BUSHELL ON THE BOX
*This is an edited version of my TV column. The real thing, plus contests, goofs, lookalike pictures and more, can be found each Sunday only in the Daily Star Sunday.
Dec 27. THE Christmas Day schedules looked about as tasty as Palace did against Liverpool – dull, flat and uninspired. Christmas TV isn’t just background noise. It’s part of how we celebrate – as intrinsic as crackers, carols and the Queen’s speech. Years ago, it meant Morecambe & Wise, Stanley Baxter and The Great Escape. Then the Trotters were top of the tree, followed by The Royle Family. Last year, Gavin & Stacey pulled 17.92million viewers, making it the biggest festive ratings success for over a decade. Surely some bright spark at the BBC could have joined the dots and realised that the nation yearns for warm, relatable family-friendly sitcoms on Christmas Day? But no. Instead, BBC One’s early evening line-up included yet another revival of Blankety-Blank (first axed in 1990) and a festive “special” of Michael McIntyre’s expensive flop The Wheel. There were no original comedies until way after the watershed. This isn’t down to Covid, it’s poor planning and it needs to be fixed. But does anyone have the will, the skill or the vision?
Even this year’s best family drama wasn’t on Xmas Day. All Creatures Great & Small gave us mistletoe, carols, roaring fires and a new-born pup getting the kiss of life. Lovelorn vet James Herriot struggled to let bride-to-be Helen know how he felt about her on the night before her wedding to Hugh and cranky old Siegfried was transformed into a reluctant Santa.
EastEnders was a barrel of laughs, full of festive cheer. I’m kidding. It was misery as usual, with Miss Piggy serving weaselly husband Ian a poisoned pudding. Elsewhere, Chelsea returned – shorter, and with a new head. Dad Lucas (the psycho preacher) is somehow out of jail, and Jack has had emergency surgery to remove him from his camel-hair coat. We still have Mick Carter contemplating suicide to come (they couldn’t have that this week because of the inevitable “Christmas jumper” gags). At least midwinter here is no bleaker than the rest of the year. No one ask how the Vic appears to be the only part of London in Tier One.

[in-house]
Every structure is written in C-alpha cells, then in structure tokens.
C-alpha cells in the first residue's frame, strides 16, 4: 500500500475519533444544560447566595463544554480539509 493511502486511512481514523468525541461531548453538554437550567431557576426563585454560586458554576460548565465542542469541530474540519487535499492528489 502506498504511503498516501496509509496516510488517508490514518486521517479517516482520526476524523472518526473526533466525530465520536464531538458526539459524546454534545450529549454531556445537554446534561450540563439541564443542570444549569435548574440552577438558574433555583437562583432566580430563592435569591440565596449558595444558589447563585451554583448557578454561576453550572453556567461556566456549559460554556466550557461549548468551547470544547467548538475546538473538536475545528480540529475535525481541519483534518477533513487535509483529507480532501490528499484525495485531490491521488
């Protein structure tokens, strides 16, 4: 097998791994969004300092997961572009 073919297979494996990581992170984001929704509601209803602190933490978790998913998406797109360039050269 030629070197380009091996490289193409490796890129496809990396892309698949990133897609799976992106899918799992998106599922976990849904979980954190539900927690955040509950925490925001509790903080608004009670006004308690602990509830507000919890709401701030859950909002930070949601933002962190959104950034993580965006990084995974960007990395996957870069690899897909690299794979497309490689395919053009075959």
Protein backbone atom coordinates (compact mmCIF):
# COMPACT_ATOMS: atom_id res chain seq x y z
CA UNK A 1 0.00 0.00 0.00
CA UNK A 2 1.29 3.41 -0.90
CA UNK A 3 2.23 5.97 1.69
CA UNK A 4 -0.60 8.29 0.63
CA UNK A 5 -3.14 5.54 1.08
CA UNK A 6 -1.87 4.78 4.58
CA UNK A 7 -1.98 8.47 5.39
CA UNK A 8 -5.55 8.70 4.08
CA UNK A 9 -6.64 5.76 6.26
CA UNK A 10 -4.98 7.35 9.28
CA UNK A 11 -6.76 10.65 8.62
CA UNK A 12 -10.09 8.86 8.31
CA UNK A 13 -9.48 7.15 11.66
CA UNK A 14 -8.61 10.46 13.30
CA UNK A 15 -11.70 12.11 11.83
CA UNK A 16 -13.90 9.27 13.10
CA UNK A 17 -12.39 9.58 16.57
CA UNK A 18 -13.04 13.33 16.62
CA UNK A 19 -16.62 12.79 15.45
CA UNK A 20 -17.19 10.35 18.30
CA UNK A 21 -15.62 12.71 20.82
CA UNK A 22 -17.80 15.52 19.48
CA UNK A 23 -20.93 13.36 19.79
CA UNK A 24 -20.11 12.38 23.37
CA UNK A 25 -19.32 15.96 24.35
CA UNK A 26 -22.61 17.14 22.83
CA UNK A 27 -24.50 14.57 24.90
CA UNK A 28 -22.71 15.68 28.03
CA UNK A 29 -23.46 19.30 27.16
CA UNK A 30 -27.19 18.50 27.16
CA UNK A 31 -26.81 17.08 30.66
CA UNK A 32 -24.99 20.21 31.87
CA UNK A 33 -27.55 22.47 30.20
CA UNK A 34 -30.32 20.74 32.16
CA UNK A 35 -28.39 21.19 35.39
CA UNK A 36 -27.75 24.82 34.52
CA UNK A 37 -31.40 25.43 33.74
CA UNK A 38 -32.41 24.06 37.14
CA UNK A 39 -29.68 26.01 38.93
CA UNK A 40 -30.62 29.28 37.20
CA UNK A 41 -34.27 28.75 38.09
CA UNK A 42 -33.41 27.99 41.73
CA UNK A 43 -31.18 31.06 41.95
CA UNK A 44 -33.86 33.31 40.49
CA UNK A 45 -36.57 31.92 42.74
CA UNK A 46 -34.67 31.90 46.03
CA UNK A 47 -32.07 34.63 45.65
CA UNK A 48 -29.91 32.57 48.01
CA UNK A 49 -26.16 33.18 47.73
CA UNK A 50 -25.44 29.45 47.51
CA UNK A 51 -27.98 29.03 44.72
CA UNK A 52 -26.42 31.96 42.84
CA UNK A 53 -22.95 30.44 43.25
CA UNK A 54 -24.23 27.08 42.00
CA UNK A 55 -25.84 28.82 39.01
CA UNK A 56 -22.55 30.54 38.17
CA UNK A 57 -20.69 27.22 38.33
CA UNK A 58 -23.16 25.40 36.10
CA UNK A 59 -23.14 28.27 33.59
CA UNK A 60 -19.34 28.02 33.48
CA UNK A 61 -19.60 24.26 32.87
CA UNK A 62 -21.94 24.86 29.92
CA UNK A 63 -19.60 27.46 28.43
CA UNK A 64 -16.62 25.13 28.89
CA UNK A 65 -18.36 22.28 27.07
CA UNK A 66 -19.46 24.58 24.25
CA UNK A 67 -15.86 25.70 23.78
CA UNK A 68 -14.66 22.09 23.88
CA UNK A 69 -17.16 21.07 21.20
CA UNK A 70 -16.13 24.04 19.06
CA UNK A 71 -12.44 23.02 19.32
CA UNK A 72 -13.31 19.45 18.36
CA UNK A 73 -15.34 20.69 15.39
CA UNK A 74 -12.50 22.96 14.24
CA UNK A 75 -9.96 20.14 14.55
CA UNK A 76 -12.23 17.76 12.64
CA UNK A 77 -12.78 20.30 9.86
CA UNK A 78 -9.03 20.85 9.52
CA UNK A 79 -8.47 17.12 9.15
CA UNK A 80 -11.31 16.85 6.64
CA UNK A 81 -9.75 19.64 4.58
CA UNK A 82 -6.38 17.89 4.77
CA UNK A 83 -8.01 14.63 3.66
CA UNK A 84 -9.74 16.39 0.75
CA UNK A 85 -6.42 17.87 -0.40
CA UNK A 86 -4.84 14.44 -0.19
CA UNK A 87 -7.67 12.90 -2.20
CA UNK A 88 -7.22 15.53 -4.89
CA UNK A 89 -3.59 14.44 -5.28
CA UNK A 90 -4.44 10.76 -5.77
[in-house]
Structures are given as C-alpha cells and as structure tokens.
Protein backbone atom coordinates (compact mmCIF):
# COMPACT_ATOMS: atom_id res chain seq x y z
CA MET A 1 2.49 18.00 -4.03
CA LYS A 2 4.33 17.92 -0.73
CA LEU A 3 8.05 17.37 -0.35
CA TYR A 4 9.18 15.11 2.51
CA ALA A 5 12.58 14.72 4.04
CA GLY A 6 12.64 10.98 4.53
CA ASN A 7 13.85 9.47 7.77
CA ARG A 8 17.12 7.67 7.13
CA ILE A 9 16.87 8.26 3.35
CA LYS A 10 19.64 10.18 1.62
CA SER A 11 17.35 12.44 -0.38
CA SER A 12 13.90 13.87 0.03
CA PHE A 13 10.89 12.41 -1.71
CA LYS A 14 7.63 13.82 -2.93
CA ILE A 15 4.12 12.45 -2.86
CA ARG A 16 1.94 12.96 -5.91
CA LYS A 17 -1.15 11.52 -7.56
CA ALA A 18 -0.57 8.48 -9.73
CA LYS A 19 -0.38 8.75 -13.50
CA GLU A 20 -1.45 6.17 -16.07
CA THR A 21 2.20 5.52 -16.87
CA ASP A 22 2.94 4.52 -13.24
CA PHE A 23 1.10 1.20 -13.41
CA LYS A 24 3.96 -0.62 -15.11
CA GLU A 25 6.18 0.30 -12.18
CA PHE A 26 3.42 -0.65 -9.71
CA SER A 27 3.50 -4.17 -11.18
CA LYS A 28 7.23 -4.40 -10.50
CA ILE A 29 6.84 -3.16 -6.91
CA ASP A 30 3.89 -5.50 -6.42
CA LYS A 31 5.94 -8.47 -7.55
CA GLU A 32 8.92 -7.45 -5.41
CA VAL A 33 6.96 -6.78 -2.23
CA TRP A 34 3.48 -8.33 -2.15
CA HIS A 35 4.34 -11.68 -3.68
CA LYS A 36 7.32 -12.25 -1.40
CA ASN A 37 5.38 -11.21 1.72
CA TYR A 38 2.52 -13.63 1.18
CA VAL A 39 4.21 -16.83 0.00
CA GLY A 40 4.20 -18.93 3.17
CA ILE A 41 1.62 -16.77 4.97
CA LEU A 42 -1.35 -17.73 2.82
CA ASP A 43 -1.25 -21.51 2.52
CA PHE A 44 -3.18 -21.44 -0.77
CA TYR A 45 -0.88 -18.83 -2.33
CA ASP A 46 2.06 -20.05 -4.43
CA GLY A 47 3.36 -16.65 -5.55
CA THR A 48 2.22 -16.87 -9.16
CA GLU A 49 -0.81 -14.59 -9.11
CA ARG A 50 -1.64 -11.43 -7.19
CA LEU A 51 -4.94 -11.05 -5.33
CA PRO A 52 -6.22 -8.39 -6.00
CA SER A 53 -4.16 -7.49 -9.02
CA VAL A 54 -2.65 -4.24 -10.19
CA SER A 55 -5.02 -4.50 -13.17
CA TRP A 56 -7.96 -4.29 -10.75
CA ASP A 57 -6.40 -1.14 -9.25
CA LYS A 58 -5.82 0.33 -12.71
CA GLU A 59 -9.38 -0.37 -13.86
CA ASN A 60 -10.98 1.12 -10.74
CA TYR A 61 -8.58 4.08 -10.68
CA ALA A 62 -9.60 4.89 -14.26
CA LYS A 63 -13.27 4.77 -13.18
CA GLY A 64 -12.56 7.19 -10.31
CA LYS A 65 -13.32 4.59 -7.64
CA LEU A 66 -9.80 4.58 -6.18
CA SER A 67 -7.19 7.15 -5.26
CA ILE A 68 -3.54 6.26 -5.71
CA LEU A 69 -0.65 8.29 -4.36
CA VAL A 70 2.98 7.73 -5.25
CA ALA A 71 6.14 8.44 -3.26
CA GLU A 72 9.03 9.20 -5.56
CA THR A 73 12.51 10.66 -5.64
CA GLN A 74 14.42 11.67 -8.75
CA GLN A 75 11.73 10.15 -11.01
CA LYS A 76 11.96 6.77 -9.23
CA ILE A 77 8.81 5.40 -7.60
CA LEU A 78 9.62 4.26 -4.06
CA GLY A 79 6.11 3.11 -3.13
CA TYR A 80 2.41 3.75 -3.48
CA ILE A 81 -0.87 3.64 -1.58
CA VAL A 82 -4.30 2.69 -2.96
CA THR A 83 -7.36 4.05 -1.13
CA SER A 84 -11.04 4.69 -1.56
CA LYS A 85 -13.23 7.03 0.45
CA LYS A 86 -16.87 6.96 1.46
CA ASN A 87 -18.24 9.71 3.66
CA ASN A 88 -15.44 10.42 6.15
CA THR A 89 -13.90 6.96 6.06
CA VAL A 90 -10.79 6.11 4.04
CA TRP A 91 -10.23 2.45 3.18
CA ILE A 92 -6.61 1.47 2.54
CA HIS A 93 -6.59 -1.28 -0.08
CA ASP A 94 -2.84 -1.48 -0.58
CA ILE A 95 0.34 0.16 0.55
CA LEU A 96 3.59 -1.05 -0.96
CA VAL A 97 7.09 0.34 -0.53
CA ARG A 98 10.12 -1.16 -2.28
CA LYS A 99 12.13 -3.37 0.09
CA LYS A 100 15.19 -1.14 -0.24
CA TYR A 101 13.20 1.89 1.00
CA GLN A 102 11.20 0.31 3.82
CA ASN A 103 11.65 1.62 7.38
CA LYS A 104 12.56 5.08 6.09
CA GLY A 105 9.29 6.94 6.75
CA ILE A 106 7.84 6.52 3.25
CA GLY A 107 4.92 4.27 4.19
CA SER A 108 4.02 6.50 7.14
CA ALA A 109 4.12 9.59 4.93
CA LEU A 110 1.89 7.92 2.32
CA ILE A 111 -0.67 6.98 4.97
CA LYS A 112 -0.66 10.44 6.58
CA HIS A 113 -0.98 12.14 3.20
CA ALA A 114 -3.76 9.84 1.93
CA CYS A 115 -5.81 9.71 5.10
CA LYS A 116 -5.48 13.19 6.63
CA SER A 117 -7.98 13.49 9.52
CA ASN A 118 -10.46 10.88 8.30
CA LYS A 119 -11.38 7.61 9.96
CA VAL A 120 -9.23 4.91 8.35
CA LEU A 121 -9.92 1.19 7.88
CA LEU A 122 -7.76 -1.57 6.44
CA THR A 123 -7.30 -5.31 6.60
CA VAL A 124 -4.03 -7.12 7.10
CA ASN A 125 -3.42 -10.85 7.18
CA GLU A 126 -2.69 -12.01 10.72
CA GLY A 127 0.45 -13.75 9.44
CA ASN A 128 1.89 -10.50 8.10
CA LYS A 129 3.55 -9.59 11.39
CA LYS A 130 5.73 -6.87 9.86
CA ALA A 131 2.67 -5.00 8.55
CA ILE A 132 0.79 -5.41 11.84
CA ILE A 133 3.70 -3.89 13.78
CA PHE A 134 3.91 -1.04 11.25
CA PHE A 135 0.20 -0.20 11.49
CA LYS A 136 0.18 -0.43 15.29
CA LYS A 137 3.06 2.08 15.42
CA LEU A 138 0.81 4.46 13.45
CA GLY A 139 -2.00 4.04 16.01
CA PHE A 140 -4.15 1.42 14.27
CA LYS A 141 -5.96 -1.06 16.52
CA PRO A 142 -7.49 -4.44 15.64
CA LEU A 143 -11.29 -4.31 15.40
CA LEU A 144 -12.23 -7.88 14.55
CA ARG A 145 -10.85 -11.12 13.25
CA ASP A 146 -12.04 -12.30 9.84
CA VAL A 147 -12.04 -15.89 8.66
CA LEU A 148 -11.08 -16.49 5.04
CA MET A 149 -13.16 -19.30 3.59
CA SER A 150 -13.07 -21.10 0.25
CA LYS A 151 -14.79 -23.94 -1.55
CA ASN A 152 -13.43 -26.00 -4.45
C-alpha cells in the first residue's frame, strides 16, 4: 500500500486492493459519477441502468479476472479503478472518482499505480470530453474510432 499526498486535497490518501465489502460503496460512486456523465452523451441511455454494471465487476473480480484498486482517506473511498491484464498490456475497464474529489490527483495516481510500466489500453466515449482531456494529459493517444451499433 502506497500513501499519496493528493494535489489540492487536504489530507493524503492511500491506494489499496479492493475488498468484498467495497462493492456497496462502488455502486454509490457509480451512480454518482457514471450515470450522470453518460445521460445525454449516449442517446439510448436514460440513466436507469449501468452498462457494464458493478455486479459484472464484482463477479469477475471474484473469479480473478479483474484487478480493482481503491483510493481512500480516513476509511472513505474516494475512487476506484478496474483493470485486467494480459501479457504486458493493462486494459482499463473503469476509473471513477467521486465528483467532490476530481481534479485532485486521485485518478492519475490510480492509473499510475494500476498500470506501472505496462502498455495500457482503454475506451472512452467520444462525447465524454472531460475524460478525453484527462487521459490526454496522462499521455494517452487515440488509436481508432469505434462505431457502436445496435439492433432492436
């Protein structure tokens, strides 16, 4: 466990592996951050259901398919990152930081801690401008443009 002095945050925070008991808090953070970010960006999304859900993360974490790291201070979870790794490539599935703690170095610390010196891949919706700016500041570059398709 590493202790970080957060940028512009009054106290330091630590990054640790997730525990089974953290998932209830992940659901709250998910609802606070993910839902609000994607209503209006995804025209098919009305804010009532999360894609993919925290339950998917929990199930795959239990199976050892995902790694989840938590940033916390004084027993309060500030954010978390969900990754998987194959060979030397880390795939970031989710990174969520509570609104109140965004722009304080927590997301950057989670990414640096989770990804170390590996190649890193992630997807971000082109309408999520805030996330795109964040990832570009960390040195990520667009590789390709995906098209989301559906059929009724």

A circus-themed episode of Call The Midwife delivered its reliable heart-warming recipe of tears, good cheer, and new-born babes. But the Beeb were outclassed on the drama front by the sumptuous Bridgerton, a sexy Netflix romcom set in the opulent, me-first world of Regency London high society. The story is all Upstairs, no Downstairs; even Downton’s Lady Mary would be shocked by the shenanigans – including outdoor knee-tremblers. The fashionable colour-blind casting will wind up some, but on the plus side it could mean carrot-top Chris Evans will get to play Kunta Kinte one day. Daphne is a deb faking a relationship with a rakish Duke. There are duels, bare-knuckle boxing, grand balls and unwanted pregnancies. Julie Andrews provides the voiceover as gossip columnist Lady Whistledown. Will she blow Daphne’s secret? Hope so. It’s fun, bling and easy to binge.
Whimsical joys abounded in Worzel Gummidge. Sentient scarecrow Worzel chanced upon ship’s figurehead Saucy Nancy in a junkyard. Nancy – who “could swear the legs off a trestle table” – turned the air blue but with salty lingo of her own invention. Phrases like “sogging runt-pustule” recalled Kenneth Williams’s Rambling Syd Rumpo on Round The Horne.
The hardest working man this side of Santa was surely Bradley Walsh who could be found in more places than the mutant virus. Long distance trawlermen must get home from work more often than he does. As well as various Chase spin-offs, Doctor Who, and shows with his son, Brad turned up as the host of Blankety Blank. His scripted gags were easily upstaged by Jimmy Carr’s adlibs, and the top prize was an inflatable hot tub. Gee, thanks. But somehow it worked. The show felt filthier than the original. This wasn’t helped by the first contestant being a town crier called Susie Blower... At one stage, Brad read out this poem: “There once a woman called Flo, whose husband got caught in the snow, to make him feel better, she took off his sweater and rubbed him till he started to... BLANK” Contestant Matty, not realising his answer had to rhyme, suggested “Smile” (D’oh!) Four celebs guessed what should have been the right answer – glow. But Emilia Fox suggested “grow”, leaving Walsh in hysterics. Always trouble, those Foxes.